.. ……….. ……….. ……………. …………… …………… …………… …………… ………… …………. ….
Table 4: Photometric and astrometric catalogue for the open cluster NGC 6866. The complete table can be obtained electronically.

3 Data analysis

3.1 Identification of stars and photometric errors

We identified 2096 sources in the field of NGC 6866 and constructed a photometric and astrometric catalogue. The stellarity index (SI) provided by SExtractor (Bertin & Arnouts, 1996) was used to detect non-stellar objects, most likely galaxies, in our catalogue. The SI has values between 0 and 1. According to Bertin & Arnouts (1996), a source with the SI close to 1 is a point source (most probably a star), while an extended object has an SI close to zero. Application of the SI to the stellar fields can be found in Andreuzzi et al. (2002) and Karaali et al. (2004) who showed that the objects with an SI smaller than 0.8 can be assumed to be extended objects. Thus we adopted that the objects with an SI larger than 0.8 are most probably stars. The apparent magnitude versus SI diagram of 2096 objects is plotted in Fig. 2. Resulting catalogue contains 2089 stars. Individual stars in the final photometric catalogue are tabulated in Table 4. The columns of the table are organized as ID, equatorial coordinates, apparent magnitude, colours, proper motion components and the probability of membership. The proper motions of the stars were taken from the astrometric catalogue of Zacharias et al. (UCAC4; 2013).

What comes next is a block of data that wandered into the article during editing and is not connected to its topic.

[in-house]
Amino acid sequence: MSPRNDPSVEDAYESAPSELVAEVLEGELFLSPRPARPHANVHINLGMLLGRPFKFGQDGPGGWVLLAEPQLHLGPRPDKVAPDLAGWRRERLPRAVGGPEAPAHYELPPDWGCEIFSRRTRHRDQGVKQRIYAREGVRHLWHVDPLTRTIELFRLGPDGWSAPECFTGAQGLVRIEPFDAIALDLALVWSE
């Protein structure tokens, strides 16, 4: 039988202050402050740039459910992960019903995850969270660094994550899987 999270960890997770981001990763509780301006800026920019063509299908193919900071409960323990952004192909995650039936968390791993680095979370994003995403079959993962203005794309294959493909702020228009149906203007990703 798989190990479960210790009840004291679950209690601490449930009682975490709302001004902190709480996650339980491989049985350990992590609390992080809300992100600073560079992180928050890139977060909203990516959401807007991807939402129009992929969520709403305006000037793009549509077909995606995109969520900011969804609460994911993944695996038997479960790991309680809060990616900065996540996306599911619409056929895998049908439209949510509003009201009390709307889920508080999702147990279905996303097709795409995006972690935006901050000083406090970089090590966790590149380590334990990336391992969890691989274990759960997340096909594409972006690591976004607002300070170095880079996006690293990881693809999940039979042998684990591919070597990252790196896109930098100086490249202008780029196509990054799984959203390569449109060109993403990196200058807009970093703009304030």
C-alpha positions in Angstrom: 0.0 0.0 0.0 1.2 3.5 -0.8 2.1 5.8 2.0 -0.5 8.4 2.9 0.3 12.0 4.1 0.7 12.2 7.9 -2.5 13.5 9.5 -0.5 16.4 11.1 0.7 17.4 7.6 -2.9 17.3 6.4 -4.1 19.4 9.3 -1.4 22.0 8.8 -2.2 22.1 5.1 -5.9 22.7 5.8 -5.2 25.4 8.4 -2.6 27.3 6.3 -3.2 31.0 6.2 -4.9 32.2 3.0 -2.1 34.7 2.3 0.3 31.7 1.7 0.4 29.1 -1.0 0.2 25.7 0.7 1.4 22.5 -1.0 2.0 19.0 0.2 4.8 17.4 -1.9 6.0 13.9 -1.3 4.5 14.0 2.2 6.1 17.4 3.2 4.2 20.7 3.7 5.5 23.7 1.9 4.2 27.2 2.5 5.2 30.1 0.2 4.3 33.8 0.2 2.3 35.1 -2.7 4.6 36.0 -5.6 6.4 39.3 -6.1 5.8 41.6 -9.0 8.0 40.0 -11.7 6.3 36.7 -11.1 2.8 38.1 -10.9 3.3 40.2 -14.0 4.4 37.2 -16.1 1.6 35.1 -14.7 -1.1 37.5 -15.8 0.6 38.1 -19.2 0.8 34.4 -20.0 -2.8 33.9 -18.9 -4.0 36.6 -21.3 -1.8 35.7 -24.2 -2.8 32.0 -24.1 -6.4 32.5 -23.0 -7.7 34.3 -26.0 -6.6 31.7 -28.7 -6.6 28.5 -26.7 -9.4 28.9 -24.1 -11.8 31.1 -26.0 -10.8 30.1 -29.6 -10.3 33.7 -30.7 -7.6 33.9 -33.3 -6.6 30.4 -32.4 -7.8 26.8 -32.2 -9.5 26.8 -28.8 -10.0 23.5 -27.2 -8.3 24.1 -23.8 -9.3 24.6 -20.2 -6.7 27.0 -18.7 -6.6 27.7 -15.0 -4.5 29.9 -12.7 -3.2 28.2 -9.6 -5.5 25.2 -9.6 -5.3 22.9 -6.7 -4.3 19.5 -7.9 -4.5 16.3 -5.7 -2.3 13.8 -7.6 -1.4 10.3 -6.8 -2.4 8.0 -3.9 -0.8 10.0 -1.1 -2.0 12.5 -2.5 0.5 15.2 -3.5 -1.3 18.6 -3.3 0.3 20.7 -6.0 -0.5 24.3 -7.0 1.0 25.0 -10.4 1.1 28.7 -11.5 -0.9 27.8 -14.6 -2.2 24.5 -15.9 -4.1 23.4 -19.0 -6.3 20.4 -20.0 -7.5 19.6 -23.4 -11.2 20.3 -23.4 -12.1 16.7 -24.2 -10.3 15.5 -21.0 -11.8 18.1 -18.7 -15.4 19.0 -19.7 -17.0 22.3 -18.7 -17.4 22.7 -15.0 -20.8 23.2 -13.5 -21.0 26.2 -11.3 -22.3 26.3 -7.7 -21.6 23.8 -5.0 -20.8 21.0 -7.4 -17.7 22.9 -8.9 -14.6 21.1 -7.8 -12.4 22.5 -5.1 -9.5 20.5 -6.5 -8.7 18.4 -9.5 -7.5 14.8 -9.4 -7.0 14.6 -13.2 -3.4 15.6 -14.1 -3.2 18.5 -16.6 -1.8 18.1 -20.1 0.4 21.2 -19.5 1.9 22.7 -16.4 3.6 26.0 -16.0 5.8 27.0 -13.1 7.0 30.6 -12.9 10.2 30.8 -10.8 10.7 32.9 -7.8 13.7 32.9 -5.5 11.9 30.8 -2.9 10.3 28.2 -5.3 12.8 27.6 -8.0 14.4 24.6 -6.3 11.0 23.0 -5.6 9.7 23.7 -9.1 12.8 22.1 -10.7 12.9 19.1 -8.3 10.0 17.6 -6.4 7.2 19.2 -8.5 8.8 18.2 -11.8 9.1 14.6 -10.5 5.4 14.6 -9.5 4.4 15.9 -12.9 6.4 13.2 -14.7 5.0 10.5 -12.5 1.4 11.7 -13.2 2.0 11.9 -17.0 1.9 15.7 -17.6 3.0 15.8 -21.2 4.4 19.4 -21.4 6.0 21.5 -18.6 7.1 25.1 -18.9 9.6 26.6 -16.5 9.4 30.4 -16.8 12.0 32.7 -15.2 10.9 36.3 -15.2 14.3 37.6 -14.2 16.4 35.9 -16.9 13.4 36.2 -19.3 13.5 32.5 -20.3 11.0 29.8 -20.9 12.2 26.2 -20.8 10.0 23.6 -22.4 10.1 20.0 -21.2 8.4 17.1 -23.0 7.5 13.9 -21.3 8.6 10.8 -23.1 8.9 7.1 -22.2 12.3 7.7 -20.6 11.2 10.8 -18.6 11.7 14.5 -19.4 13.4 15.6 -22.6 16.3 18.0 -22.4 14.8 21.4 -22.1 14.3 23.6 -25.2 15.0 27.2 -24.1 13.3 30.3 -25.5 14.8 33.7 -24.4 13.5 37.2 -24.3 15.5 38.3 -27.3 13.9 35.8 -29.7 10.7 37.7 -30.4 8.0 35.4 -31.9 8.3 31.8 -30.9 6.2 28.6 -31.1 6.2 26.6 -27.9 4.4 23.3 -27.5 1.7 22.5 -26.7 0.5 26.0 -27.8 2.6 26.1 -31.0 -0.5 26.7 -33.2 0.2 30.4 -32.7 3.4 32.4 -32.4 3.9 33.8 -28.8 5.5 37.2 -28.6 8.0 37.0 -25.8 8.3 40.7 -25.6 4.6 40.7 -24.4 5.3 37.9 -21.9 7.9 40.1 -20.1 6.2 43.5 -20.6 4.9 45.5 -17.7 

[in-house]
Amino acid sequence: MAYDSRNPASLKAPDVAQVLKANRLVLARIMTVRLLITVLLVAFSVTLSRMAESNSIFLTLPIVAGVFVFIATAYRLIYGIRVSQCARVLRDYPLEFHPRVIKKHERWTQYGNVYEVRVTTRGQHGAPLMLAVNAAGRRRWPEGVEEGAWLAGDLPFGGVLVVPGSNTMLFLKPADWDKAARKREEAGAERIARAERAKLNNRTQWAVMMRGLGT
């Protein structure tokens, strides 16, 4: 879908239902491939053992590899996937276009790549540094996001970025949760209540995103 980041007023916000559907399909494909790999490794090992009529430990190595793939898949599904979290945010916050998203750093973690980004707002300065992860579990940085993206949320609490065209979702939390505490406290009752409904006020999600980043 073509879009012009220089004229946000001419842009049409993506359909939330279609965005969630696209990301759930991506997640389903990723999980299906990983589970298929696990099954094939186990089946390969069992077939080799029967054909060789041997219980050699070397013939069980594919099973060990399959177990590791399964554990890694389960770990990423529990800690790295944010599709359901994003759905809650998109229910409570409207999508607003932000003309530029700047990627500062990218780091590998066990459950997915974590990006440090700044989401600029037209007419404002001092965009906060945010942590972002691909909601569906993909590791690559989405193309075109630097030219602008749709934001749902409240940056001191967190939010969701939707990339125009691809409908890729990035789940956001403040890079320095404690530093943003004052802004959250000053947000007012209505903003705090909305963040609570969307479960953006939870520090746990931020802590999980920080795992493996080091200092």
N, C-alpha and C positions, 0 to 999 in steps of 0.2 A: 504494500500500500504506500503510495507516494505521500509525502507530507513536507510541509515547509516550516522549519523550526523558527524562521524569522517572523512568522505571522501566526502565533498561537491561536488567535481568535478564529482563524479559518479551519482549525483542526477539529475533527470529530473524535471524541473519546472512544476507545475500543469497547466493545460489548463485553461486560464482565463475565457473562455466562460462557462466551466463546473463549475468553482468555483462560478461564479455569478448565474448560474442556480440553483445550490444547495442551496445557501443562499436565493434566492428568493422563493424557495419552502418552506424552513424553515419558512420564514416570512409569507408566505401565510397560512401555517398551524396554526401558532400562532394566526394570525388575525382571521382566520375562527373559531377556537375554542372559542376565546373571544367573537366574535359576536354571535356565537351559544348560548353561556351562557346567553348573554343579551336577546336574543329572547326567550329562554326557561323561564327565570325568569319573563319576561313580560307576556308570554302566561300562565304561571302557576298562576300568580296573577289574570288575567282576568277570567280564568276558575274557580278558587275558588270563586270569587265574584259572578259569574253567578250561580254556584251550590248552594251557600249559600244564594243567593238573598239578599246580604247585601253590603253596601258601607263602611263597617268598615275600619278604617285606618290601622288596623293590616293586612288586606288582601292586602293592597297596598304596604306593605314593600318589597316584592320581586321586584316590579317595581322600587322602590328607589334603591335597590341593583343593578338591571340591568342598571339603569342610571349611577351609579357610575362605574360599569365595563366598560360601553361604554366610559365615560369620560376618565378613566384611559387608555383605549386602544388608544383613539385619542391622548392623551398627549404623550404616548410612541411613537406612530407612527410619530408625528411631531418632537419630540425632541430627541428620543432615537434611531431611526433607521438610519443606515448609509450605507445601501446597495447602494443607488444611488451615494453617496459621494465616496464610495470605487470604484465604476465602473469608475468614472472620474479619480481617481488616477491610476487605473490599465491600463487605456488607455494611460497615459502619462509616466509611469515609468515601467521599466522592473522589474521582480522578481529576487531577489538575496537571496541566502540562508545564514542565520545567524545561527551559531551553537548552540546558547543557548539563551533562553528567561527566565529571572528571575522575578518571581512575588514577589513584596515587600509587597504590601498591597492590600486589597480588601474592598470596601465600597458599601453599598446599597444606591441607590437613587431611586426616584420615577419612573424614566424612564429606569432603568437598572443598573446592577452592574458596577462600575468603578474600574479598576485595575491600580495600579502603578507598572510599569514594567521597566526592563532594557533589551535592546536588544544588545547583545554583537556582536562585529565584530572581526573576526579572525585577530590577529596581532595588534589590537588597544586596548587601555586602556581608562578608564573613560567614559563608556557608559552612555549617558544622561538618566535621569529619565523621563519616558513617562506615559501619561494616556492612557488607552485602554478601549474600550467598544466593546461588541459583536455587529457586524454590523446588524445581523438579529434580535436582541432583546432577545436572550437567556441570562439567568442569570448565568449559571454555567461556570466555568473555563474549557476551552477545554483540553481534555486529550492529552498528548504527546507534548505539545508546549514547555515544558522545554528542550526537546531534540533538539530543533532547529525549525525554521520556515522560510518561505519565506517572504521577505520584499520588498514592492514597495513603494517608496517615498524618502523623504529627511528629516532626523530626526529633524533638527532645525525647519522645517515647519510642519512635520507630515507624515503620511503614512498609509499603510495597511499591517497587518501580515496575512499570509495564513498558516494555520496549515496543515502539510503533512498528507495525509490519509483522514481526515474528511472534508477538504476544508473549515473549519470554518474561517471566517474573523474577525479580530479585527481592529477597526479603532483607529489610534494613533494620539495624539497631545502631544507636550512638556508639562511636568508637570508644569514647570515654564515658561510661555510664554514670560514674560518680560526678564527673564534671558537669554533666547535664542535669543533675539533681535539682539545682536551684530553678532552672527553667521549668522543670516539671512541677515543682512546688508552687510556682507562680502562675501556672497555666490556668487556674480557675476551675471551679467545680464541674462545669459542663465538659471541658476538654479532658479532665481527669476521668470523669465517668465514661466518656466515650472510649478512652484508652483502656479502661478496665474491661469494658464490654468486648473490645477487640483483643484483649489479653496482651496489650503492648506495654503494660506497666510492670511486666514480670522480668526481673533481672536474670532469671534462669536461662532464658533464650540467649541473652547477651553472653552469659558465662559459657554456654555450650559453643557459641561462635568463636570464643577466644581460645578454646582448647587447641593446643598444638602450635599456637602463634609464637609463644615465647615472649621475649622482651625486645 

Figure 2: Stellarity index (SI) for 2096 sources observed in the direction to the cluster NGC 6866, as a function of apparent magnitude. Dashed line represents the SI of 0.8. Only seven sources with SI 0.8 are classified as non-stellar sources.
Mag. Range
18 0.001 0.002 0.002 0.002 0.002
39 0.001 0.002 0.002 0.002 0.002
65 0.001 0.004 0.001 0.002 0.002
109 0.002 0.011 0.003 0.002 0.003
192 0.003 0.022 0.005 0.004 0.004
320 0.005 0.039 0.009 0.007 0.007
560 0.009 0.083 0.016 0.013 0.012
608 0.016 0.150 0.030 0.023 0.021
178 0.027 0.183 0.050 0.037 0.035
Table 5: Mean errors of the photometric measurements for the stars in the direction of NGC 6866. indicates the number of stars within the apparent magnitude range given in the first column.

The errors of the measurements in the band and , , , and colours are shown in Fig. 3 as a function of the apparent magnitude. Mean errors in the selected magnitude ranges are listed in Table 5. The errors are relatively small for stars with , while they increase exponentially towards fainter magnitudes. Thus, we decided to use stars with mag for further analysis. With this selection, the number of remaining stars for analysis is 1301 in the field of NGC 6866. As expected, the largest errors for a given magnitude occurred in the colours of the stars.